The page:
Family Finances

The New Wealth Agenda: A Blueprint for Building a Future of Inclusive Wealth

May 26, 2023  • Katherine Lucas McKay & Shehryar Nabi

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Among the truly urgent crises facing the United States is widespread household financial insecurity. A stunning 51% of U.S. households have expenses that are at least equal to—if not greater than—their income, and 55% lack the necessary savings to weather a simultaneous income drop and expense spike. And the bottom 50% of the population holds just 3% of the nation’s wealth. To effectively address the financial precarity engulfing millions of U.S. households, we need a bigger, bolder response that can both serve as the primary organizing principle for the great work on financial security that is happening across the nation and galvanize more people to get involved.

In The New Wealth Agenda: A Blueprint for Building a Future of Inclusive Wealth, the Aspen Institute Financial Security Program offers a goal that is equal parts ambitious and achievable: By 2050, we must increase by ten-fold the wealth of households of color and those in the bottom half of the wealth distribution in the United States. In the report, we identify the eight objectives that we believe are the most effective path forward for reaching that goal. We also pinpoint the critical indicators to track and assess our collective progress toward creating the conditions of financial security and well-being that will enable full participation, agency, and dignity in our economy, and a new future of wealth.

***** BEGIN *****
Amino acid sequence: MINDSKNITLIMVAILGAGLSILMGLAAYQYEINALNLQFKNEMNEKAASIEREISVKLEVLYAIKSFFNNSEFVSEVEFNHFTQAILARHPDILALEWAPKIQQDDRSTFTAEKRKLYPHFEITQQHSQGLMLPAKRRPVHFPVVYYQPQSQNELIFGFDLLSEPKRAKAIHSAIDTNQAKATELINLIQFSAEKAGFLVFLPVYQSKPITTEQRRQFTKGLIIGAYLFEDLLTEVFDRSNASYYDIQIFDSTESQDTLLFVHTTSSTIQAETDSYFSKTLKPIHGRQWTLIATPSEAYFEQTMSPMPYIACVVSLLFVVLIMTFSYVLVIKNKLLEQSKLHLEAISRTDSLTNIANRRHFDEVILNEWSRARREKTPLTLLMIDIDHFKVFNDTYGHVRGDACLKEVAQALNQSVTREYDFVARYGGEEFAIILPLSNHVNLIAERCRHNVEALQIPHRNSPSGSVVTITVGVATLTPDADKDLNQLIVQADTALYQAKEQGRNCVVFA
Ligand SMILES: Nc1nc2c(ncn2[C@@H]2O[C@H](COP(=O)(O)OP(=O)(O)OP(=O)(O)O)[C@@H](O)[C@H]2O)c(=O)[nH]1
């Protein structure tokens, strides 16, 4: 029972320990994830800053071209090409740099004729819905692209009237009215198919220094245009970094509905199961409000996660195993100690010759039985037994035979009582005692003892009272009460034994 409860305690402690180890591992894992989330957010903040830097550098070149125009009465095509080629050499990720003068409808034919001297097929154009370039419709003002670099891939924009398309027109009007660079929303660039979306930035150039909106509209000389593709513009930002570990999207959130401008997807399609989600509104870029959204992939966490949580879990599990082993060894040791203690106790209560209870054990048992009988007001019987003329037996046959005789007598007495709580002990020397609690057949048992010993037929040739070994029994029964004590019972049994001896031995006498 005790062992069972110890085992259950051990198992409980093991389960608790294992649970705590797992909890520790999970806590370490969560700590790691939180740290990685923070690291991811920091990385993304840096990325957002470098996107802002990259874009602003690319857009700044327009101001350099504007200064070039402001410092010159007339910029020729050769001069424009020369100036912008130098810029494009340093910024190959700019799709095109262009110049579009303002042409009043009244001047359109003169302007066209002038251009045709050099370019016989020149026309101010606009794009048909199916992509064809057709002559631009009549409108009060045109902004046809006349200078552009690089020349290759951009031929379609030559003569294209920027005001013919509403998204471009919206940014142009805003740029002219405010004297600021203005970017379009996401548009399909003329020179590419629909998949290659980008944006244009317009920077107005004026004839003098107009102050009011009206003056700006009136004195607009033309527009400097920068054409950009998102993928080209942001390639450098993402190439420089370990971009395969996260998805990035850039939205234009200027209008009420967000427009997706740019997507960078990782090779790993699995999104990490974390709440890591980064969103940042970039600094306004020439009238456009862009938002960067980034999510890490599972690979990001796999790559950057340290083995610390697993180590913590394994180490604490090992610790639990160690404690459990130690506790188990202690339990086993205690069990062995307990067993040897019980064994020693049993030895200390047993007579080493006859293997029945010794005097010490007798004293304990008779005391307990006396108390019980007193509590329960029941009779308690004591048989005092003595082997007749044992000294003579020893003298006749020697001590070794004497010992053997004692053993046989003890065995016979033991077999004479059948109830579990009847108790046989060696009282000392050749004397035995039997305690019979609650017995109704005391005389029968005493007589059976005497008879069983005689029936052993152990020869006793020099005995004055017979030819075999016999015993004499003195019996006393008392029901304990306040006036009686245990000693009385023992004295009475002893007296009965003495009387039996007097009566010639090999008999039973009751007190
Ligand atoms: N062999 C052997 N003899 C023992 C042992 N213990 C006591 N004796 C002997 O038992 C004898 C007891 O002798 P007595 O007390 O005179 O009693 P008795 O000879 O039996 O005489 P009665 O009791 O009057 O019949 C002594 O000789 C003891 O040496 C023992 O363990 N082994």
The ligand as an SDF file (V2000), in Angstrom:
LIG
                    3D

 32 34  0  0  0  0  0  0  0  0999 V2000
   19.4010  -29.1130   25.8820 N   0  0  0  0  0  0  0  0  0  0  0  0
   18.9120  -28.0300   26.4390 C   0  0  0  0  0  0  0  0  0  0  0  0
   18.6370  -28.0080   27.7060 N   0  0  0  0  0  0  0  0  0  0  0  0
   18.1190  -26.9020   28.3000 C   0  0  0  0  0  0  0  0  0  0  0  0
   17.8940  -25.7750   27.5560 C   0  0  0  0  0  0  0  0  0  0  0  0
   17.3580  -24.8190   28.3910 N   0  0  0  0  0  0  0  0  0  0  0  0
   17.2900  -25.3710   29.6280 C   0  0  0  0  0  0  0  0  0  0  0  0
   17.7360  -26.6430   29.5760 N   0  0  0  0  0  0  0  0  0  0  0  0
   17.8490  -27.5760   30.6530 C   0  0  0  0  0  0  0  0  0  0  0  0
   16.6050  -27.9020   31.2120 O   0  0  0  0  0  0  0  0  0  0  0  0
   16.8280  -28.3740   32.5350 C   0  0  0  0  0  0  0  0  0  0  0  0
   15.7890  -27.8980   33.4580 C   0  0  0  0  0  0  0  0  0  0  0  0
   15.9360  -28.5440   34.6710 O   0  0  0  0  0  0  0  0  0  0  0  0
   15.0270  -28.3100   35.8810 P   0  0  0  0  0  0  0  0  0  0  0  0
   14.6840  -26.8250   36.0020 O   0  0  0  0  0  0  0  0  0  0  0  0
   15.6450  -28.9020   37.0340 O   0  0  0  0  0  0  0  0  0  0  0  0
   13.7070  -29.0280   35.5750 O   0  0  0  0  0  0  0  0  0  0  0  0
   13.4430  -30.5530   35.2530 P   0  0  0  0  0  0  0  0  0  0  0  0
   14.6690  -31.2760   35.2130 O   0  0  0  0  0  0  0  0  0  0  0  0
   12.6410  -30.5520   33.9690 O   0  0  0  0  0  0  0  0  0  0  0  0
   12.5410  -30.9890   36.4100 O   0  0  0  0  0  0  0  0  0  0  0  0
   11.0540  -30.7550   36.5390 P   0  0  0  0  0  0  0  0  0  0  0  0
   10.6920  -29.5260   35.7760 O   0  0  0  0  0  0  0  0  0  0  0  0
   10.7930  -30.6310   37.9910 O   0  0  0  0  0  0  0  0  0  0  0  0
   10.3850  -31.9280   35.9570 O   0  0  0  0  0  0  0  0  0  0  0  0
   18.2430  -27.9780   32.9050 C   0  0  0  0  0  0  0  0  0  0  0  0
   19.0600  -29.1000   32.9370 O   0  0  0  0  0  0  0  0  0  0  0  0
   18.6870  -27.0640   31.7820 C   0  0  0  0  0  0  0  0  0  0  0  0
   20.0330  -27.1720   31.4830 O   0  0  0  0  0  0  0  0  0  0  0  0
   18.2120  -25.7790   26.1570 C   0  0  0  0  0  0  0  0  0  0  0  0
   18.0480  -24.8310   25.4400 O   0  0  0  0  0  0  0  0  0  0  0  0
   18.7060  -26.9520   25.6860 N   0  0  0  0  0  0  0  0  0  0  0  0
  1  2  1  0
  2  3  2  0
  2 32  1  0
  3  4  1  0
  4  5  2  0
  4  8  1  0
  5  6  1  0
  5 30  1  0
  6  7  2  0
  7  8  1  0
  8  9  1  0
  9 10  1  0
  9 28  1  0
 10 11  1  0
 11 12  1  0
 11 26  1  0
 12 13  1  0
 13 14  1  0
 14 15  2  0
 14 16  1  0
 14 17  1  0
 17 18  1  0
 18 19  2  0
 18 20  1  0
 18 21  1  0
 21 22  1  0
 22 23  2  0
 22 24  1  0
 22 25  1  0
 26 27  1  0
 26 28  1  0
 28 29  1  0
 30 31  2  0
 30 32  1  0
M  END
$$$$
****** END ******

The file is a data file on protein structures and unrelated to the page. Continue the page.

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To achieve this transformation, leaders across the private and public sectors need to take bold and focused action across a wide range of fields relevant to wealth-building. To help leaders become part of the solution to enable a financially secure future, we offer The New Wealth Agenda as a guide and an invitation to work to meet this urgent goal together.

Data Correction (May 10, 2023): A previous version of this report inaccurately stated that median retirement assets among those with any retirement savings were $21,000 for the bottom half and $229,000 for the top half of the wealth distribution in 2019. It also mislabeled the year for its estimate of the percentage of cost-burdened renters as 2022. The current version of the report has corrected these errors.